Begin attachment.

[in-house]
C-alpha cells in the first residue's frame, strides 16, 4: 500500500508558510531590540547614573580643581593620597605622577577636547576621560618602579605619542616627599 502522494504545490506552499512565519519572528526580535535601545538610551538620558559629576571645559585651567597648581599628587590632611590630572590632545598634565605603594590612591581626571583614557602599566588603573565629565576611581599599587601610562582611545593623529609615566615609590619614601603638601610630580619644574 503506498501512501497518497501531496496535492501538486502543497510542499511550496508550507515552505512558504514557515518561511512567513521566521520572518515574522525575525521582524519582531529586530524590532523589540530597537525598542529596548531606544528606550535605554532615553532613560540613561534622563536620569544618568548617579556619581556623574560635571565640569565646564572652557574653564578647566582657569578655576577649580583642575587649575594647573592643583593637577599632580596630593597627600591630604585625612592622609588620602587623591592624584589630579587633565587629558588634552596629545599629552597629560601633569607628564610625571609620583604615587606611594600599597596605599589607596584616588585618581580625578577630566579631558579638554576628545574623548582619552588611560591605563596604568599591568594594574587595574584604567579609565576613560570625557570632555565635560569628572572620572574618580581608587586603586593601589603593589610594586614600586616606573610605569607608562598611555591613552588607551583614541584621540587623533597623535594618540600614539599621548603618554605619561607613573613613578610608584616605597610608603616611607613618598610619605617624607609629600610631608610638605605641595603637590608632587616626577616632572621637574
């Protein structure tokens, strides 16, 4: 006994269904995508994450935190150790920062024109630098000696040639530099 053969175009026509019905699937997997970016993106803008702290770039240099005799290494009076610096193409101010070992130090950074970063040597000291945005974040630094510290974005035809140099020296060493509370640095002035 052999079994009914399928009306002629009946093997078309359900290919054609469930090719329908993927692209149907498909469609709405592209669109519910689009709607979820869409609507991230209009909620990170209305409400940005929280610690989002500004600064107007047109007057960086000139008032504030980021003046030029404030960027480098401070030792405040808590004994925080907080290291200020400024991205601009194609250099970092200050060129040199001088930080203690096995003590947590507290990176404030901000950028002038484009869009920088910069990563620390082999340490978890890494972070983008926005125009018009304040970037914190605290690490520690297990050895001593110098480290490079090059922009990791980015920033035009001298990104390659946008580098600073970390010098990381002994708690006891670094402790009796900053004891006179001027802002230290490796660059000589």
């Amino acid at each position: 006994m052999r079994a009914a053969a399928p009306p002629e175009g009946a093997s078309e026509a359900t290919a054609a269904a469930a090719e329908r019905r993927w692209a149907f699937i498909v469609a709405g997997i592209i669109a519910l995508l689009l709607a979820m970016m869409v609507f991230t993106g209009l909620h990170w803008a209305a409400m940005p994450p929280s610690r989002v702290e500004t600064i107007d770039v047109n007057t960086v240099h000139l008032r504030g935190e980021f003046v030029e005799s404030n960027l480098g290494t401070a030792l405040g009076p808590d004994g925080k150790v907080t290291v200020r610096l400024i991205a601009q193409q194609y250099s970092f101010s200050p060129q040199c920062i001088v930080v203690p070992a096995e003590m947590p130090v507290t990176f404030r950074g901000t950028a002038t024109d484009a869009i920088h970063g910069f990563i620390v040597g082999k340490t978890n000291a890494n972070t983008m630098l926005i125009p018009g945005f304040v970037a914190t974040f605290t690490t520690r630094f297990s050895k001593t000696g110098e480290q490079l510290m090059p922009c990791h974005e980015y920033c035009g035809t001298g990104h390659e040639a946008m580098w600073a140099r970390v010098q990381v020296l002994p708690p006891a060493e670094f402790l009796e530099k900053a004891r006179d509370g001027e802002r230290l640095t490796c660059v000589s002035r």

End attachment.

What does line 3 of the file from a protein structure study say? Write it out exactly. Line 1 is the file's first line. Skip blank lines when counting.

């Protein structure tokens, strides 16, 4: 006994269904995508994450935190150790920062024109630098000696040639530099 053969175009026509019905699937997997970016993106803008702290770039240099005799290494009076610096193409101010070992130090950074970063040597000291945005974040630094510290974005035809140099020296060493509370640095002035 052999079994009914399928009306002629009946093997078309359900290919054609469930090719329908993927692209149907498909469609709405592209669109519910689009709607979820869409609507991230209009909620990170209305409400940005929280610690989002500004600064107007047109007057960086000139008032504030980021003046030029404030960027480098401070030792405040808590004994925080907080290291200020400024991205601009194609250099970092200050060129040199001088930080203690096995003590947590507290990176404030901000950028002038484009869009920088910069990563620390082999340490978890890494972070983008926005125009018009304040970037914190605290690490520690297990050895001593110098480290490079090059922009990791980015920033035009001298990104390659946008580098600073970390010098990381002994708690006891670094402790009796900053004891006179001027802002230290490796660059000589």